The airport ecosystem: A systemic design challenge
Now more than ever, a holistic, systematic design approach is needed to solve the evolving challenges facing the aviation industry. And while airlines have their fair share of interconnectivity, airports are in a league of their own in terms of complexity at scale.
Airports are places we often see as transactional, but in reality, they are teeming microcosms of intricate collaborations and interactions. Every terminal and runway tells a tale of thousands of employees, each serving distinct yet interconnected roles, employed by a myriad of organisations. From airlines to retail outlets and security agencies to maintenance crews, these entities are unique cogs in a complex machine, collectively orchestrating the airport's pulsating life.
The systemic design challenge is magnified considering not just the organisational, architectural, and operational aspects, but also the intricate interconnectivity of diverse stakeholders and employees. Each individual’s experience, from the baggage handler to the air traffic controller, contributes to the broader mission of passenger experience and operational efficiency. This complex interplay requires a design perspective that is as multifaceted and inclusive as the stakeholders it seeks to serve.
Three challenges facing airports today
An airport is a dynamic entity that buzzes with life and energy. This vibrancy, however, comes with its fair share of environmental impacts. Emissions, noise pollution, waste management, and energy consumption are all focal issues.
Airports are taking strides in integrating green technologies (including enhancing energy efficiency, biophilic designs, and electric ground handling equipment, to mention a few) but the biggest challenge by far is the access – or lack thereof – to sustainable aviation fuel (SAF). Right now, airlines and airports only have access to 0.1% of the SAF needed. Facing stark regulations and possible fines, the industry is resorting to transporting SAF across the world in unsustainable ways to avoid sanctions. An enormous push is needed to increase the production of SAF for airports and airlines to be able to deliver on their 2050 ambitions.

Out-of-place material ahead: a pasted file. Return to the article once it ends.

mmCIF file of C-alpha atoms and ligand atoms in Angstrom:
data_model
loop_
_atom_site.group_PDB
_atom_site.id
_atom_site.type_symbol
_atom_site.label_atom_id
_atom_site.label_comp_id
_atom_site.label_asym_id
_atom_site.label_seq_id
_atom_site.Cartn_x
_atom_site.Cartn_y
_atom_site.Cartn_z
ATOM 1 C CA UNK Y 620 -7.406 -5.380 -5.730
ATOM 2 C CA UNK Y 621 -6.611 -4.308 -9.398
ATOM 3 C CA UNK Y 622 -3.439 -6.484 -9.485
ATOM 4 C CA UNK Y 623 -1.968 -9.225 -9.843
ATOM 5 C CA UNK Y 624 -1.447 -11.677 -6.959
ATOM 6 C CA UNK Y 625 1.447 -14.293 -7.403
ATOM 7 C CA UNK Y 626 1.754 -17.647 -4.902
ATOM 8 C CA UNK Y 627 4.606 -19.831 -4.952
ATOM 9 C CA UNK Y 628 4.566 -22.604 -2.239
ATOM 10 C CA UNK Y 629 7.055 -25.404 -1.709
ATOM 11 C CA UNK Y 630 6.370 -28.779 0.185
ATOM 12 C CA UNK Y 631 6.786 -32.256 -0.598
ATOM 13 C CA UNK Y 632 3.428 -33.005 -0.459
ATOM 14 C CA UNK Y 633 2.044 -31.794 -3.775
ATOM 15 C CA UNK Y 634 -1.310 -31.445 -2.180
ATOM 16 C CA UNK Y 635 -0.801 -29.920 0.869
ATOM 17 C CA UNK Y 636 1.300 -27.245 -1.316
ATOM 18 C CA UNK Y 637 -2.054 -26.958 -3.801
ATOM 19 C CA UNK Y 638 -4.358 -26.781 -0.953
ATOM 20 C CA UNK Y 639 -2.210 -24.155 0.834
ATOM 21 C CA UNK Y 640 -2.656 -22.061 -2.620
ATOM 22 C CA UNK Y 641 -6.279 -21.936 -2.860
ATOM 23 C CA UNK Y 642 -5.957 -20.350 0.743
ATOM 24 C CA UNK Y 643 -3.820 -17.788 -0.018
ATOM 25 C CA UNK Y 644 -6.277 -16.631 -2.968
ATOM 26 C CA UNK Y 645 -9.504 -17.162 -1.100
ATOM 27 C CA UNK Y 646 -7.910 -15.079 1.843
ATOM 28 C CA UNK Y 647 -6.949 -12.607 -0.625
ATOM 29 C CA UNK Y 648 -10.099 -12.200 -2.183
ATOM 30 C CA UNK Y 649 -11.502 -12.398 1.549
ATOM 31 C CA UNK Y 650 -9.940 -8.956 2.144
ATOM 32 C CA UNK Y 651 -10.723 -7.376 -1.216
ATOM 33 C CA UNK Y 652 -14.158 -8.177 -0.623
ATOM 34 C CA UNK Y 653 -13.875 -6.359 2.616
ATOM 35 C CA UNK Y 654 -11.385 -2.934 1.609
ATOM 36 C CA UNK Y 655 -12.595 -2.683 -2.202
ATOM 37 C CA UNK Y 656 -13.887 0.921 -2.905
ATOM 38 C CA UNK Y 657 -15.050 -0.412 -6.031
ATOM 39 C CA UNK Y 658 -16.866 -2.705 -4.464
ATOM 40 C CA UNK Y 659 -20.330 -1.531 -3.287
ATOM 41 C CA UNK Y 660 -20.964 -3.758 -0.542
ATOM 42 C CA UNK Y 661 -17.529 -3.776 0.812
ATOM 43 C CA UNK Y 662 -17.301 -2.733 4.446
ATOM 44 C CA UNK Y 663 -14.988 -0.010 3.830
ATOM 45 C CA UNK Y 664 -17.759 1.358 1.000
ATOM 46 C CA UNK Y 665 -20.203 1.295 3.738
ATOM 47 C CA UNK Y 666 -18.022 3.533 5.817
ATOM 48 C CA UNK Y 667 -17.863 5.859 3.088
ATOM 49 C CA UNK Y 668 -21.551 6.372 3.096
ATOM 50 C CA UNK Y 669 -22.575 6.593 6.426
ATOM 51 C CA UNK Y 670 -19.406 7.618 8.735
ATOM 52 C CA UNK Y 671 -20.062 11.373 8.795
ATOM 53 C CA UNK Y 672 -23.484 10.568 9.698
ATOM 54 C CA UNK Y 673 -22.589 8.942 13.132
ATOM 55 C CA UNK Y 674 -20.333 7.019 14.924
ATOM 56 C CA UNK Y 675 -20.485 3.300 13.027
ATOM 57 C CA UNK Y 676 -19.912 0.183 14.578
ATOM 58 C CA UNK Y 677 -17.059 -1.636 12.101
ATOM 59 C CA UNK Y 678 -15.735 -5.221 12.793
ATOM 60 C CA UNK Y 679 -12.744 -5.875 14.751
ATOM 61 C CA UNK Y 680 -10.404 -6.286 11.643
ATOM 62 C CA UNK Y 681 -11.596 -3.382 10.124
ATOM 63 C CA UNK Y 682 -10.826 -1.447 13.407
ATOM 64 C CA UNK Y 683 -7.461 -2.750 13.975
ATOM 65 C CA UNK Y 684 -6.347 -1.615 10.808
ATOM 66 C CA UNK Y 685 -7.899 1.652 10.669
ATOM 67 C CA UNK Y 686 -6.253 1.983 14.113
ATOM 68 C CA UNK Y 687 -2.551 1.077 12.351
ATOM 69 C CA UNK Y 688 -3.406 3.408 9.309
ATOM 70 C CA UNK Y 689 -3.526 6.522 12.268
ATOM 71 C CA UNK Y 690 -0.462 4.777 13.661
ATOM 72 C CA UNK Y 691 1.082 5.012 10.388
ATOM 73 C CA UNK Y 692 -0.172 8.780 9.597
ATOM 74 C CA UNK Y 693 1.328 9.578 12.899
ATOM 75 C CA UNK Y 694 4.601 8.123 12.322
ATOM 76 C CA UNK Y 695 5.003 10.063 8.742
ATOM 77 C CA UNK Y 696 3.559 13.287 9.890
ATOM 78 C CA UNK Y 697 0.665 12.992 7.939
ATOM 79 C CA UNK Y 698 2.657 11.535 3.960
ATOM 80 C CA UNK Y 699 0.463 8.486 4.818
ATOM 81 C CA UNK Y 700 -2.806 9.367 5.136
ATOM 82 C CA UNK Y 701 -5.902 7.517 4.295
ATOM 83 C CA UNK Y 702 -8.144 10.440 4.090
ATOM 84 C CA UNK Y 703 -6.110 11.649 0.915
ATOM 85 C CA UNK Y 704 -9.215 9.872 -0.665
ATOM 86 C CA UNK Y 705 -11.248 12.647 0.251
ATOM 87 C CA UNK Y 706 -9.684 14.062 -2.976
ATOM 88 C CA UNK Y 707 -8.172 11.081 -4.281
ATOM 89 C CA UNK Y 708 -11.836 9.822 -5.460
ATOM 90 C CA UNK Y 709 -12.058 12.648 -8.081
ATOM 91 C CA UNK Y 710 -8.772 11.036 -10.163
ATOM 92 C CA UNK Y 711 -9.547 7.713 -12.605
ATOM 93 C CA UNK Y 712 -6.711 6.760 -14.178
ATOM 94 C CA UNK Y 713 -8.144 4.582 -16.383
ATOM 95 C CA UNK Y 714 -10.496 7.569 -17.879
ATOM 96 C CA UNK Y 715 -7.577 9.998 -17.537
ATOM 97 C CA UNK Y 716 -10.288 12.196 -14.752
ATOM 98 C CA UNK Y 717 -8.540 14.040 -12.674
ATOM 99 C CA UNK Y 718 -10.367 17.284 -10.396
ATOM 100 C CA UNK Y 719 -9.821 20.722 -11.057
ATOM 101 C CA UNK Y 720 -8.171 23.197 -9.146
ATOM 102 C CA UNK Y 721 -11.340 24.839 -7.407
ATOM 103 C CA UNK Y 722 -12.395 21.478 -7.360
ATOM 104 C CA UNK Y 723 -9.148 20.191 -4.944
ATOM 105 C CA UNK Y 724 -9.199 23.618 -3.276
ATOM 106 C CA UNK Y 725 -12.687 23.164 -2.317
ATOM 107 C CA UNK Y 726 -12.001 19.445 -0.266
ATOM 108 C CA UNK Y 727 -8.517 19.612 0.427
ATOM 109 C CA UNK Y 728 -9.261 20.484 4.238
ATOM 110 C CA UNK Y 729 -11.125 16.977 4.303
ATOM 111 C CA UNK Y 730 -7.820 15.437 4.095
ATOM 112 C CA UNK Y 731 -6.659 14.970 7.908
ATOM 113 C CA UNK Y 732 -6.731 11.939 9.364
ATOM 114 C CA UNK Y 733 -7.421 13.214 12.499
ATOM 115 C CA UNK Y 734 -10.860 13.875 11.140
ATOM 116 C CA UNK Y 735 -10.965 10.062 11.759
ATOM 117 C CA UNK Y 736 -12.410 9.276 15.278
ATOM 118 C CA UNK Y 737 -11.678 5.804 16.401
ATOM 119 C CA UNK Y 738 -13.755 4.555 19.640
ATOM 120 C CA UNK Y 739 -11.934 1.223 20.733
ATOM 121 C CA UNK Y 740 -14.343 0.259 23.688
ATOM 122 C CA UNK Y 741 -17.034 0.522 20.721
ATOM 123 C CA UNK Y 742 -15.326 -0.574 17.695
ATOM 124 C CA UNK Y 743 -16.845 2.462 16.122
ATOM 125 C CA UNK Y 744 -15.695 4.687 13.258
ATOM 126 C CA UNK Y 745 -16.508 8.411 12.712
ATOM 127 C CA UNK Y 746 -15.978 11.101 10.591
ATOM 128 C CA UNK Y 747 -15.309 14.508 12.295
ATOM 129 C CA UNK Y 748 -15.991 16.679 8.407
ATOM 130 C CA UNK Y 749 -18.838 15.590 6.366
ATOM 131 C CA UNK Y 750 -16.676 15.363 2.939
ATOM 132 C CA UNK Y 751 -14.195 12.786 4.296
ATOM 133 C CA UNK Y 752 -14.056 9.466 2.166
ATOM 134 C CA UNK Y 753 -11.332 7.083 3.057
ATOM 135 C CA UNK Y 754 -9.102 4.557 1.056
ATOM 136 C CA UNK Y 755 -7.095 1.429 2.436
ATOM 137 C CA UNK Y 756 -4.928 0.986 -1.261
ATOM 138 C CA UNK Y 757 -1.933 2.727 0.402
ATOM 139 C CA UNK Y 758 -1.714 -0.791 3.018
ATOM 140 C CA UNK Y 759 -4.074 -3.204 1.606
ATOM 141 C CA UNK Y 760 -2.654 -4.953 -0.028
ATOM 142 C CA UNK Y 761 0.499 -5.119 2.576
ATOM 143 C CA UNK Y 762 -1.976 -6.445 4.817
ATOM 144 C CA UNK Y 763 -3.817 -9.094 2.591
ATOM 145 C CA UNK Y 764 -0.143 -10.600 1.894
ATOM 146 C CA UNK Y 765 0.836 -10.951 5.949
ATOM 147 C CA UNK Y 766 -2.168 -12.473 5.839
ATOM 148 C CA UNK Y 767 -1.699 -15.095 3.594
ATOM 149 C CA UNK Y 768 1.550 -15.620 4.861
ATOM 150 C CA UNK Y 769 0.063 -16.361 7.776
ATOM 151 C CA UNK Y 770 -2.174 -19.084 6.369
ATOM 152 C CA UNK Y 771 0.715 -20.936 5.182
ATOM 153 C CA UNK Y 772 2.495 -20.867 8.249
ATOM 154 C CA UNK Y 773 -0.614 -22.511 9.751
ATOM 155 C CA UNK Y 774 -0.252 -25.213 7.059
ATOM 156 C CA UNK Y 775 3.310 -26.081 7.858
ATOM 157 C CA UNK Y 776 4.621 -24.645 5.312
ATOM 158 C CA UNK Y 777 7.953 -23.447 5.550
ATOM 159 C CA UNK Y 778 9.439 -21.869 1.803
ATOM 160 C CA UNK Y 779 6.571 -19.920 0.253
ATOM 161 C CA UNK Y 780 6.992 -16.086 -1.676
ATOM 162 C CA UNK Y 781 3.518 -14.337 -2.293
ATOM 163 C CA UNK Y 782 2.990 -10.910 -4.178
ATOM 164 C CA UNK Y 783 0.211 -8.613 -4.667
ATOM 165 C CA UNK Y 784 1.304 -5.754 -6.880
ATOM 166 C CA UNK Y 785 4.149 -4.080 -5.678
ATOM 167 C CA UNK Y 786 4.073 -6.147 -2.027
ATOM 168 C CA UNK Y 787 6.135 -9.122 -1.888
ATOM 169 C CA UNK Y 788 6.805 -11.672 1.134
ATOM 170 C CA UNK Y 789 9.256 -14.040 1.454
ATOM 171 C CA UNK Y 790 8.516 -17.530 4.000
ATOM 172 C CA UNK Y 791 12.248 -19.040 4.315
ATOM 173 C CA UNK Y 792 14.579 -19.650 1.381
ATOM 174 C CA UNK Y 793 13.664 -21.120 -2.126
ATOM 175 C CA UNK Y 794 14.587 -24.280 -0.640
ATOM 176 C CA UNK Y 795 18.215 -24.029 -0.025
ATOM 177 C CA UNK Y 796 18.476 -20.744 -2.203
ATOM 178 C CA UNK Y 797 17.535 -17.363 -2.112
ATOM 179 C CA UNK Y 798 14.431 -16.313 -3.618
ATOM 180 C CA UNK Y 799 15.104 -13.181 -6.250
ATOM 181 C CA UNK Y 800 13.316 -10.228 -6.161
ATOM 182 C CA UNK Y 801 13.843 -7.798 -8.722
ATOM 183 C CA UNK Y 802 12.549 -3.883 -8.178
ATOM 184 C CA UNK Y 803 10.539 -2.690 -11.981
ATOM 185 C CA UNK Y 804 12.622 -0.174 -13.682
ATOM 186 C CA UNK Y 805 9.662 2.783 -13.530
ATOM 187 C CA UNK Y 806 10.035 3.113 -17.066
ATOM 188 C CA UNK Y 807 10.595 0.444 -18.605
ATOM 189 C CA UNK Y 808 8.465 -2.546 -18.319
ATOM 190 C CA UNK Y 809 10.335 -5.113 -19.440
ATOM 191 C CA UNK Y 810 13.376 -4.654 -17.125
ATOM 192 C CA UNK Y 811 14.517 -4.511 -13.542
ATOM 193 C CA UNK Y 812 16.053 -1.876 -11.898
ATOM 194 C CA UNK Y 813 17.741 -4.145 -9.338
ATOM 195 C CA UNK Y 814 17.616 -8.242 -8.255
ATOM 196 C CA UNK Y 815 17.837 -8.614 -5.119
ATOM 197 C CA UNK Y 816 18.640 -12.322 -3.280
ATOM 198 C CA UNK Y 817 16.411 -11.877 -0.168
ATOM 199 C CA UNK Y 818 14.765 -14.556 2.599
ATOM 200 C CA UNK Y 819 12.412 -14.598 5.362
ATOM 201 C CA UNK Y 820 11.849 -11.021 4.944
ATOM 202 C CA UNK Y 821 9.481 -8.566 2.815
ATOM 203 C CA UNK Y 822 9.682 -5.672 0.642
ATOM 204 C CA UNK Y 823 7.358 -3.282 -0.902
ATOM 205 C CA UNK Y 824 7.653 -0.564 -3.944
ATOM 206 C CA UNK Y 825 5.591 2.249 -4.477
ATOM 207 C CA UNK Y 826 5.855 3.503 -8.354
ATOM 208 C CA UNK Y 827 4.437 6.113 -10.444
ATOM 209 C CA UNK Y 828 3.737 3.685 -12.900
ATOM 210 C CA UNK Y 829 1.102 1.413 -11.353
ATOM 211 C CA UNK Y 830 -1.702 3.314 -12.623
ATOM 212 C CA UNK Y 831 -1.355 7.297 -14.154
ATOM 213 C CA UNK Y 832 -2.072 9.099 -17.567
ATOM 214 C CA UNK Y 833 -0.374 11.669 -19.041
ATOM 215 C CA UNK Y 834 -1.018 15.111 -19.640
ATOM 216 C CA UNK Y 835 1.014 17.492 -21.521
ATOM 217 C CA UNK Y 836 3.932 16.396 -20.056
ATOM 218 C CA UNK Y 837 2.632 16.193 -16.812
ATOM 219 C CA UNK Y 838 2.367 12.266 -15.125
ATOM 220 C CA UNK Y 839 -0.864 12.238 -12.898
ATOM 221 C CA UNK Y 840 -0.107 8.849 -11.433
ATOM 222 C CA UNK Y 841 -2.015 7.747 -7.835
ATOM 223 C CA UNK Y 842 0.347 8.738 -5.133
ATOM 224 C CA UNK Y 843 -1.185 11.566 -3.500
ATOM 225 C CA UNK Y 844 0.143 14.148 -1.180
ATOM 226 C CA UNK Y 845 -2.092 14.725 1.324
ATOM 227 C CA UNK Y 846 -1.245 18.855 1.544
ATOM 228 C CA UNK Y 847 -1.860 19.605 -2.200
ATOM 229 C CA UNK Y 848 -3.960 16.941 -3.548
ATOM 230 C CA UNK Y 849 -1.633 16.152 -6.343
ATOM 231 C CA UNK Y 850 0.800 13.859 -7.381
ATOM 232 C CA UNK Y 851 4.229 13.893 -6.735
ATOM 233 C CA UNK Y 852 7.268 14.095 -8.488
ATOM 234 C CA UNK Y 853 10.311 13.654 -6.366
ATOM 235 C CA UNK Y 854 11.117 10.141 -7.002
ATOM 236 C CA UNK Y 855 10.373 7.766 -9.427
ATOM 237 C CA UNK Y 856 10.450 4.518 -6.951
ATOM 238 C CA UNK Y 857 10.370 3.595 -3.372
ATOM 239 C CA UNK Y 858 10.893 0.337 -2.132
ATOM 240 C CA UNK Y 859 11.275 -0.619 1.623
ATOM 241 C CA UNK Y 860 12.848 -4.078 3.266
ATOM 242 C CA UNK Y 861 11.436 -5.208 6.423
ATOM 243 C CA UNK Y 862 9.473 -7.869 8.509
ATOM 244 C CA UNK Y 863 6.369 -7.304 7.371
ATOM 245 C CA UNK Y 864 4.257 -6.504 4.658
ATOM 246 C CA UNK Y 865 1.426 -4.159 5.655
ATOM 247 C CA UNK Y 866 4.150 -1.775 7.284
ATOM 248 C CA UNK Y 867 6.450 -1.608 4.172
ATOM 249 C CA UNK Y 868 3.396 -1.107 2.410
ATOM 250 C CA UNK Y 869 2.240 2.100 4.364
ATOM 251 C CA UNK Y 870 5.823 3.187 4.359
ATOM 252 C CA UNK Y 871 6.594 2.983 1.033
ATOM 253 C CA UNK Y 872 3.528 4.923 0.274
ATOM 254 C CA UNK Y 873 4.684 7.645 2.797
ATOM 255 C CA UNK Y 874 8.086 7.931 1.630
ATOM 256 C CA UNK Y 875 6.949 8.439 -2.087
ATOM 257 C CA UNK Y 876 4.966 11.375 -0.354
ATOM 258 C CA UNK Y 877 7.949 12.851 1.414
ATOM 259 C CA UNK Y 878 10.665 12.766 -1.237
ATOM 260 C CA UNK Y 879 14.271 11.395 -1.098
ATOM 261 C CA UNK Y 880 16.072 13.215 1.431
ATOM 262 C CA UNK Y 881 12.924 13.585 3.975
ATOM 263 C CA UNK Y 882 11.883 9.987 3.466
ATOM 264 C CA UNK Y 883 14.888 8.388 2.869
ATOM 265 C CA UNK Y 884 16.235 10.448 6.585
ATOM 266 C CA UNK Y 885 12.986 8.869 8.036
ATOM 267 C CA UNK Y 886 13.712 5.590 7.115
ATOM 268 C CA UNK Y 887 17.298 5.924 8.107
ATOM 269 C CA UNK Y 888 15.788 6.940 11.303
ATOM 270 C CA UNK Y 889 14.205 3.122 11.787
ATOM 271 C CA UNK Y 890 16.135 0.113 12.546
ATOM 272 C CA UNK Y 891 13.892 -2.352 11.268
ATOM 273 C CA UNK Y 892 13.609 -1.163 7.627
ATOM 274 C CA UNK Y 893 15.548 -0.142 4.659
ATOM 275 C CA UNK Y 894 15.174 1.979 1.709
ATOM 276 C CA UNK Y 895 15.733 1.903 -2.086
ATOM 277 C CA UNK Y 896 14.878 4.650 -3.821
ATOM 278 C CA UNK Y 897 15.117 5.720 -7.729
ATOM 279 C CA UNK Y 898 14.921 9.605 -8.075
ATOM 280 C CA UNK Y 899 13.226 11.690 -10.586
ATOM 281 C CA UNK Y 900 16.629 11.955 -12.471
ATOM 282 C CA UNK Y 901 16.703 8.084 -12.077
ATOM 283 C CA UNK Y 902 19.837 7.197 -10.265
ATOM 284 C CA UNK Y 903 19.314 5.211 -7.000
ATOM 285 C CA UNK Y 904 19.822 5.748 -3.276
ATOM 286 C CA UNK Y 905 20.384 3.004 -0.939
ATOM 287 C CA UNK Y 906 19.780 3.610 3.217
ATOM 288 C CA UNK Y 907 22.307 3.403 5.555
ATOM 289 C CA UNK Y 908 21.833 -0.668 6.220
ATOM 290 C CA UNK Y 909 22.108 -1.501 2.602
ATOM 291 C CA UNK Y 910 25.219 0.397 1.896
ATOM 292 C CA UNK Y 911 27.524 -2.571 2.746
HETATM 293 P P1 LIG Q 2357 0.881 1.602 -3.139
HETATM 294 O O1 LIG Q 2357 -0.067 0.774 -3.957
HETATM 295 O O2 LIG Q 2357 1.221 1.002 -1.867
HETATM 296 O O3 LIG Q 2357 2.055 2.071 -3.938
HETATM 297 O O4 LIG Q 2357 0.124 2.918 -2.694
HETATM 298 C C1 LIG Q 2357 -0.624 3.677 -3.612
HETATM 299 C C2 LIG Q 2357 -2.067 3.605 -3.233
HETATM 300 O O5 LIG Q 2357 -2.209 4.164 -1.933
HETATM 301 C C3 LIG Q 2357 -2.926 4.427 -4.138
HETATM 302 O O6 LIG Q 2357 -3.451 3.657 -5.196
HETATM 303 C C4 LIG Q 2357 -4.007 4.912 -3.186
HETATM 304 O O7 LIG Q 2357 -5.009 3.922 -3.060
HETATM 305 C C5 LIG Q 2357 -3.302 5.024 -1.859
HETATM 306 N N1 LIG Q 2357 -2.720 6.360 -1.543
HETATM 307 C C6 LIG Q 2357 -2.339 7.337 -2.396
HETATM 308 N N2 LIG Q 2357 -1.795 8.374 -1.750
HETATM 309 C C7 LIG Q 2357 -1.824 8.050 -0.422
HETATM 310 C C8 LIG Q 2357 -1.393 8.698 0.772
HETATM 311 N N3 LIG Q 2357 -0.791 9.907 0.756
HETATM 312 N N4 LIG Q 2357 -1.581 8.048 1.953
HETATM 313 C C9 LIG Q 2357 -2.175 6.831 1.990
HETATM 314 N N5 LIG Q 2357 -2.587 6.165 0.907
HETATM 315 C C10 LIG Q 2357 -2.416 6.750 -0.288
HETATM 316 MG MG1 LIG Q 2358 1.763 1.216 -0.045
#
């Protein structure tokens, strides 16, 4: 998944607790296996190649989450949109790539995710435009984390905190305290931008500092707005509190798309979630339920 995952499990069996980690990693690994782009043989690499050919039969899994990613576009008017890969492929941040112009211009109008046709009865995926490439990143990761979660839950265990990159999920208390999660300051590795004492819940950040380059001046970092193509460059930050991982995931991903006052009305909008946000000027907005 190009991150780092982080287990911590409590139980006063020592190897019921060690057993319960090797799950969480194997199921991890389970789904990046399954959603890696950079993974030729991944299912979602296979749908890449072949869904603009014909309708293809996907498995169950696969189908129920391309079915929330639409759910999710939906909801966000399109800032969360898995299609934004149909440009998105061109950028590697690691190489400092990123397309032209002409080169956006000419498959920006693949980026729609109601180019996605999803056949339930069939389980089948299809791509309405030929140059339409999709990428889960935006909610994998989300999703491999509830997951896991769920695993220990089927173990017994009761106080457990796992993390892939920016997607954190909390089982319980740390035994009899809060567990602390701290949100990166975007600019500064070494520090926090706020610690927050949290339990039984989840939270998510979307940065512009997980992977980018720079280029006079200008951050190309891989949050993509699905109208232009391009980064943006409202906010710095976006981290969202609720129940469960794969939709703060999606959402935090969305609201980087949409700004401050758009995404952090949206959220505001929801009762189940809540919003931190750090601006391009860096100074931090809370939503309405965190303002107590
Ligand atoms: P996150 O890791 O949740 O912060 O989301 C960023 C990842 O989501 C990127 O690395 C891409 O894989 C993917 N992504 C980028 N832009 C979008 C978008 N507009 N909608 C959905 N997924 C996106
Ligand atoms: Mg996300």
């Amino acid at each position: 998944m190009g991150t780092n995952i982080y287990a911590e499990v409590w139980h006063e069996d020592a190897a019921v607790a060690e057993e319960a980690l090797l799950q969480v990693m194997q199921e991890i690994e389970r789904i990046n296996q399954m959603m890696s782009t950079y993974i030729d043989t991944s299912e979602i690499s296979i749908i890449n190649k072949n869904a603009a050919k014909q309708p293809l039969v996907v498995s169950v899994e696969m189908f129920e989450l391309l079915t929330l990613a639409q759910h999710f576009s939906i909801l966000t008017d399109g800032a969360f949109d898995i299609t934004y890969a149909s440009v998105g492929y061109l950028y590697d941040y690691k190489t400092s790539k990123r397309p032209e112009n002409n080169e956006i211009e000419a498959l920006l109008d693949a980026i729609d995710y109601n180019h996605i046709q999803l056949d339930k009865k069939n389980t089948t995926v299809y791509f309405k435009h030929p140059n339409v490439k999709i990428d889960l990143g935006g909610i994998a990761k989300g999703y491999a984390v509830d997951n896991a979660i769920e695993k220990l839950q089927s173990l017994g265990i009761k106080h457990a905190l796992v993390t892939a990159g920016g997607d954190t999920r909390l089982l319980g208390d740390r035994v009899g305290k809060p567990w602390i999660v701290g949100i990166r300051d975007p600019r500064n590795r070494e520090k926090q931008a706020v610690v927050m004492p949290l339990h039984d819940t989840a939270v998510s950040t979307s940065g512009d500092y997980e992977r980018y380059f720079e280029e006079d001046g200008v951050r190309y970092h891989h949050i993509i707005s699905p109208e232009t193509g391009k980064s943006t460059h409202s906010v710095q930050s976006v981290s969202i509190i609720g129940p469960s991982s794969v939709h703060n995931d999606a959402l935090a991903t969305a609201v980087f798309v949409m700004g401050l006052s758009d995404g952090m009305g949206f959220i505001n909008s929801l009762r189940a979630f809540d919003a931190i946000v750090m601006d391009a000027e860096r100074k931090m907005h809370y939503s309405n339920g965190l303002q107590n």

There are high expectations for the aviation industry to deliver on its sustainability goals, and while the methods can be debated, the message is clear: Aviation needs to up its game fast and with clear and resounding intention. In addition to the industry itself leaning in, there needs to be a consolidated and coordinated effort from governments across the world to not only regulate, but also facilitate, the transition.
The unsung heroes of the airport ecosystem are its employees. Security personnel, ground staff, maintenance crews, restaurant employees, and many others must work in unison to orchestrate complex logistics. One of the biggest challenges an airport faces in coordinating staff is that most of the people working at the airport are not actually employed by the airport – often they work for one of many governmental or commercial agencies.
Especially during irregular operation events (IROP), a lack of coordination, information, and transparency creates a glaring hole in the customer experience. This in turn puts stress on staff throughout the entire airport ecosystem. A lack of coordination and transparent communication between all the different actors that passengers interact with directly or indirectly is a glaring theme.